LEEDS FESTIVAL GRANTED LICENCE
Licensing , Live Events / July 2003
UK

LICENSING Live Event Industry The Carling Weekend Leeds Festival was successful in its applications for a public entertainment licence at both Temple Newsam and Bramham Park after strong objections from local residents at the Festival’s 2002 site, Temple Newsam. Last year’s Festival ended in riots and arson and local residents had described the Festival’s history as ‘4 years of hell’. But the Mean Fiddler Organisation has decided to go ahead with the Bramham Park site after the local authority recognised the cultural and economic benefits the festival brought to the local area. See: www.nme.com In a separate matter reported in the Stage (May 22, 2003) it was announced that the British Actors Equity Association (Equity), the trade union which represents artists and performers, had brought an emergency motion to its annual conference after insurers announced that they were no longer able to secure public liability cover for hypnotists. As all performers using hypnotism must have public liability insurance when applying for a licence from the relevant UK local authority the current situation inevitably means that no licences can be granted.

US COURT DIMISSES COPYRIGHT INFRINGEMENT CASE
USA

COPYRIGHT Artists, Record Labels, Music Publishers A federal judge has dismissed a copyright infringement lawsuit against Britney Spears, her record label (Zomba/Jive) and BMG Music Publishing, saying two Philadelphia songwriters failed to prove the pop singer copied the melody of one of their songs. U.S. District Judge Berle M. Schiller ruled last week that Michael Cottrill and Lawrence Wnukowski couldn’t provide enough evidence to prove Spears had access to their song titled, “What You See Is What You Get,” when she recorded, “What U See (Is What U Get).” Cottrill and Wnukowski said they gave one of Spears’ representatives a copyrighted version of their tune in late 1999 after being asked to submit songs for consideration for the singer’s upcoming album. But Schiller, citing defence testimony, said the melody of Spears’ song was completed by the beginning of November 1999, before Spears and her representatives “would have had access to a copyrighted version of plaintiffs’ song.” The Judge went on to say that there weren’t enough similarities between the two songs to prove copyright infringement. The four men credited with writing Spears’ song, released on her best-selling second album, “Oops! … I Did it Again,” testified that they hadn’t heard…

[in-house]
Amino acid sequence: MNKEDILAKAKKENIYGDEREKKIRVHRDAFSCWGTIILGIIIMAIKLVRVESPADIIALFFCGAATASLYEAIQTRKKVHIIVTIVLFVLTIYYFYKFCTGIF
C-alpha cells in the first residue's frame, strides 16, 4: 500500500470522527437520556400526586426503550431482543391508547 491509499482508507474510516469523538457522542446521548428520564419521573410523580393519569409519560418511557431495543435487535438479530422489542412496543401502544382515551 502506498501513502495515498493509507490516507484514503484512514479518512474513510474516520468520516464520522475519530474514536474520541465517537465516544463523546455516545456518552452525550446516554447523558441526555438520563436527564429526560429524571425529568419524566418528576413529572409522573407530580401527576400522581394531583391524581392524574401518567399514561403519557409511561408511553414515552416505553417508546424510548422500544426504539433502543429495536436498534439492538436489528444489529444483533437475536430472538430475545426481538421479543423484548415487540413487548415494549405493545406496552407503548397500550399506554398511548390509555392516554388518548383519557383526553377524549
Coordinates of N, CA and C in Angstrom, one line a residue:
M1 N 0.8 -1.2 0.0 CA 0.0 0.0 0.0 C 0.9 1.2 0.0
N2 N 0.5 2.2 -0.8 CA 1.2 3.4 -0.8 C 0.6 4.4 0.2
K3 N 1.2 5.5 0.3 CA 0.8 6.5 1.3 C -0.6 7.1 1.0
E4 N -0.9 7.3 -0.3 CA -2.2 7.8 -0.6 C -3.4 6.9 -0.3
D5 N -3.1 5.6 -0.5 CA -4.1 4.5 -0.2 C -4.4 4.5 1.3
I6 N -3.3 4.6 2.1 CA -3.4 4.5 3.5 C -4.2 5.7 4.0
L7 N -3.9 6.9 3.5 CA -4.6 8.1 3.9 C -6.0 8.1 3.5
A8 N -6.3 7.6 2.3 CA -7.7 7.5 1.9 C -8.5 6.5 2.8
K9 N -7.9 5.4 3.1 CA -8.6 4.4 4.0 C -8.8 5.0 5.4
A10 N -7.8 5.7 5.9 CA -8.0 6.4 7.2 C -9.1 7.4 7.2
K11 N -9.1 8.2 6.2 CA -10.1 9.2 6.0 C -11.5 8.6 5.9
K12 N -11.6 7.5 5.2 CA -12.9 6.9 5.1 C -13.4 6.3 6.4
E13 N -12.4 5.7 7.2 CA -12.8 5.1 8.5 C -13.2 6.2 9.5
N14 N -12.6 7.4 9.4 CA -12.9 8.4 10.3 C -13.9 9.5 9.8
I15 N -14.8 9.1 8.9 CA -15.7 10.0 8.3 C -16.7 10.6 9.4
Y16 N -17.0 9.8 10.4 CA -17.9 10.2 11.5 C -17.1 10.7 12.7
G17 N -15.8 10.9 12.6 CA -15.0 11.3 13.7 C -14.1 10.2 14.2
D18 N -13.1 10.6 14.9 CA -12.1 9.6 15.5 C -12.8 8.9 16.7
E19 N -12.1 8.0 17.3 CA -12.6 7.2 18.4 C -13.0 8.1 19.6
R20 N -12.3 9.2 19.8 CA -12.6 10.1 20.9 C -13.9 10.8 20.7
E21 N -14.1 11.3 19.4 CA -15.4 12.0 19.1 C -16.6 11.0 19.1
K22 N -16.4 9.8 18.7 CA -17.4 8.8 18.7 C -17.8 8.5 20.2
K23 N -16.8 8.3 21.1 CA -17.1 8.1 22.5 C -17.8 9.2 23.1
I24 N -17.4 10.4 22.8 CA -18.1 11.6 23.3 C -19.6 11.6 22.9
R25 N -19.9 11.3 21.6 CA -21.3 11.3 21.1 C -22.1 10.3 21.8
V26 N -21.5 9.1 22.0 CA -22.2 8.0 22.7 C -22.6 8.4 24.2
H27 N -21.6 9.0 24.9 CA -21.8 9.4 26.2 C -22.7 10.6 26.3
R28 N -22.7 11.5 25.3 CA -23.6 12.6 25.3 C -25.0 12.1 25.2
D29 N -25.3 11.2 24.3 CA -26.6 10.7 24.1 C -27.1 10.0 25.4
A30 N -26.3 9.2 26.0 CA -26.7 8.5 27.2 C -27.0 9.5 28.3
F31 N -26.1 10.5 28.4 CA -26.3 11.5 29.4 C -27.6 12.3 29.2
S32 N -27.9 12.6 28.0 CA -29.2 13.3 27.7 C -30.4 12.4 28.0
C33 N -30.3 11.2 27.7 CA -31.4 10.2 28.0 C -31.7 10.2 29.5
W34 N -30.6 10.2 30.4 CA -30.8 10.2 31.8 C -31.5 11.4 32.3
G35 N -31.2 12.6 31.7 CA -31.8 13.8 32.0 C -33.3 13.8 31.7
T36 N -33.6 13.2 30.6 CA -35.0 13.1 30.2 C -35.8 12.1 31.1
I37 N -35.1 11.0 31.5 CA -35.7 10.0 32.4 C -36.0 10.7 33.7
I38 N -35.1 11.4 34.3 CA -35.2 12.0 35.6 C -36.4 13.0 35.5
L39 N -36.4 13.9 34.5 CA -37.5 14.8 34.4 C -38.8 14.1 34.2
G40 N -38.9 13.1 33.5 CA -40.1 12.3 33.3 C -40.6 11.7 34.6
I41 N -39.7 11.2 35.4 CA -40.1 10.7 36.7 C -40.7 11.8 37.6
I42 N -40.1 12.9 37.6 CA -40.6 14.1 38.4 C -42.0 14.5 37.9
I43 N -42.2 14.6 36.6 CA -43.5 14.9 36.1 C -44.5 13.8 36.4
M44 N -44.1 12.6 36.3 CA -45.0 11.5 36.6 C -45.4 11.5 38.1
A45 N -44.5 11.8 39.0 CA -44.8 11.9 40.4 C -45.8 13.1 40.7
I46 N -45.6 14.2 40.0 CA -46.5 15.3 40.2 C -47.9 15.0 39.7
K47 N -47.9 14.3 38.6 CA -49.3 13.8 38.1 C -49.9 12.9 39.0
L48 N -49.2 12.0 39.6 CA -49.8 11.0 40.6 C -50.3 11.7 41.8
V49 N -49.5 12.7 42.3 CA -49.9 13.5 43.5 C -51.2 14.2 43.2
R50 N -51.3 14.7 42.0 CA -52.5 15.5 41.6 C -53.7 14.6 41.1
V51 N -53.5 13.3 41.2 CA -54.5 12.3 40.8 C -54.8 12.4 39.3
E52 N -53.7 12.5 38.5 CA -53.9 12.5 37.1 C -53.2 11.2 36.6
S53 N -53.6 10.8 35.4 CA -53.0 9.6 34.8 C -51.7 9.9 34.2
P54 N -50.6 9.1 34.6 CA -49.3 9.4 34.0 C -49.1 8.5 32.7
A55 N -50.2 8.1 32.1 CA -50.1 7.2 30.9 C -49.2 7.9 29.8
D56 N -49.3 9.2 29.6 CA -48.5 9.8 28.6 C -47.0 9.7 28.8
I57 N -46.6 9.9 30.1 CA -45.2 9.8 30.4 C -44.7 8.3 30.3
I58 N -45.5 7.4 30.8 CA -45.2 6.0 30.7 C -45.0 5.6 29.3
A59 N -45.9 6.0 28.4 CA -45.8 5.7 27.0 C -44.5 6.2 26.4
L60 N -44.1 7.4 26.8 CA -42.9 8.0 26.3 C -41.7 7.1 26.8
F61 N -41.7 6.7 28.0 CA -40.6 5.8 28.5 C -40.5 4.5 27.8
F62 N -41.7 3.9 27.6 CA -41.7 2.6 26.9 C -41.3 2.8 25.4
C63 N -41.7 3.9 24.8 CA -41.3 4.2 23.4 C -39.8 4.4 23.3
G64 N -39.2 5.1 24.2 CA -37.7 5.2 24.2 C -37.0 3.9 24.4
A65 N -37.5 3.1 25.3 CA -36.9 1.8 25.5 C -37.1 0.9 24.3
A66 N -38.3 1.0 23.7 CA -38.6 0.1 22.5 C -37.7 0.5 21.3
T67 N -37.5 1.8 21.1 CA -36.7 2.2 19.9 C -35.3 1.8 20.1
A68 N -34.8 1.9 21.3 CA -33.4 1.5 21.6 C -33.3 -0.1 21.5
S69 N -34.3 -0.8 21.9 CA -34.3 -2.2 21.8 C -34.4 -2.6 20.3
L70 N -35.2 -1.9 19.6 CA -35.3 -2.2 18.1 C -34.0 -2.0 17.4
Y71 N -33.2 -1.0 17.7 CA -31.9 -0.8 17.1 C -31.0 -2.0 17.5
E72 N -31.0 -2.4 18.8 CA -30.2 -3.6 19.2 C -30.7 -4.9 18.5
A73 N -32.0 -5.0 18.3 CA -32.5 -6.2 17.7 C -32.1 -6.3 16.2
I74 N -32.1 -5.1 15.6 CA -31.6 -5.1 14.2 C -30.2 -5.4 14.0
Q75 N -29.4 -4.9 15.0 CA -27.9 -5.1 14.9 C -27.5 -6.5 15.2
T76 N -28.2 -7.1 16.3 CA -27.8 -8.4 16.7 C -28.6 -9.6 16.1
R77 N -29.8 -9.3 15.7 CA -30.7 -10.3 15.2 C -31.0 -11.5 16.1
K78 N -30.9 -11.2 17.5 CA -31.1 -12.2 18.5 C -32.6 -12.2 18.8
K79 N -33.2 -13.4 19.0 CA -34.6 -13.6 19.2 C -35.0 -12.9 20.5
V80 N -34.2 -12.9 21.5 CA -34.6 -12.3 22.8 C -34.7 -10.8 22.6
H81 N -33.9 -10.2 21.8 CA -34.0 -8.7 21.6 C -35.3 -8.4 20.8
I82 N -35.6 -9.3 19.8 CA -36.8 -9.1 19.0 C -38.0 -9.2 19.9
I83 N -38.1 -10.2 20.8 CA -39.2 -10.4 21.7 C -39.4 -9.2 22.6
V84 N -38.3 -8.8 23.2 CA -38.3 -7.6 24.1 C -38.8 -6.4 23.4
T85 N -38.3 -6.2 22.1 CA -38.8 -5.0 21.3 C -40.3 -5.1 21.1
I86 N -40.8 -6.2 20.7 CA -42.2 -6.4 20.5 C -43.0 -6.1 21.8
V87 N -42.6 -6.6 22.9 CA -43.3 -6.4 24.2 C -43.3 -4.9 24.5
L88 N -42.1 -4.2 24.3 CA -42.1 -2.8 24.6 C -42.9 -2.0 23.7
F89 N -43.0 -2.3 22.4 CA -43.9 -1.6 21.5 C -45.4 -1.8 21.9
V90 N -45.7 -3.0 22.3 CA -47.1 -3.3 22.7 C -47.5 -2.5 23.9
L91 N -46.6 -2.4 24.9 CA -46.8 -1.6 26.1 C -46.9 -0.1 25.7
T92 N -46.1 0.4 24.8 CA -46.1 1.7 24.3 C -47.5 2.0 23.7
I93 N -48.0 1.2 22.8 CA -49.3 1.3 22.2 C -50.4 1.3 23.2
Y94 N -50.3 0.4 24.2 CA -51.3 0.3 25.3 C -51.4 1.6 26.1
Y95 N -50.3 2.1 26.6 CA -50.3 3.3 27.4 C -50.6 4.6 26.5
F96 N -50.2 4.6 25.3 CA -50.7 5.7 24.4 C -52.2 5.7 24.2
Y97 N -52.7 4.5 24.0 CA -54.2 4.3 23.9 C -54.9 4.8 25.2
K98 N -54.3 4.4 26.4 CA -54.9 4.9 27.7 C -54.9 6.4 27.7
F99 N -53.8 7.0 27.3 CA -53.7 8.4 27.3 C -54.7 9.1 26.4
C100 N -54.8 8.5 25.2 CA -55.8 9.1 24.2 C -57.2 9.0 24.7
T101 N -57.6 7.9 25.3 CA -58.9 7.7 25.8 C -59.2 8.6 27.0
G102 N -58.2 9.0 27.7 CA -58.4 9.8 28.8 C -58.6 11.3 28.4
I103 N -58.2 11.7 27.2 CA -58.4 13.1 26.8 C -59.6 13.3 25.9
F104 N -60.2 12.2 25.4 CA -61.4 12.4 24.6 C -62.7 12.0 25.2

HARRODS v DOW JONES
Australia
UK
USA

DEFAMATION Artists, Record Labels, Music Publishers, Internet In December 2002 the Australian decision of Gutnick v Dow Jones established the principle that where a newspaper or magazine was published on the internet, a claimant could bring an action in ANY jurisdiction where that magazine could be received, in this case in the state of Victoria in Australia even though the newspaper was published in the US. In this case (with the same defendant) Mr Justice Eady was presented with the following case. On 31 March 2002 Harrods issued a spoof press release proposing a “first-come-first-served share option offer” by way of an April Fool’s joke. The Wall Street Journal picked up the press release with a story headed “The Enron of Britain?” The article suggested that “If Harrods, the British luxury retailer, ever goes public, investors would be wise to question its every disclosure.” The evidence before the court was that only ten copies of the Wall Street Journal are distributed in this country from the United States. There was evidence of only a very small number of hits on the article as published on the web. By contrast, the Wall Street Journal has a national distribution within the United…

SPIKE LEE WINS SURPRISE VICTORY IN ACTION OVER VIACOM’S ‘SPIKE’ CHANNEL
USA

IMAGE RIGHTS Artists, Record Labels Director Spike Lee issued proceedings against US media giant Viacom over plans to rename a cable channel Spike TV. Viacom had said that it wanted to make the name change in order to attract more male viewers. Lee’s application included a request for injunctive relief against Viacom’s use of the name Spike, saying he had never given his consent for it to be used. Lee – real name Shelton Jackson – had included affidavits from actors Ed Norton and Ossie Davis and former senator Bill Bradley. The signatories said they had thought of Lee when they heard about Spike TV and believed he had become affiliated with the network. Viacom argued that the word ‘spike’ was a common and ordinary word which they were free to use. Viacom, which also owns broadcasters such as CBS, MTV, and VH1 had been directed by the court to explain why it should not be barred from using the name. In a surprise decision the 5 member Manhatten Court held that Viacom did have a case to answer and ruled that Viacom could not use the name until a further hearing in September 2003. Acting Justice Tolub held that…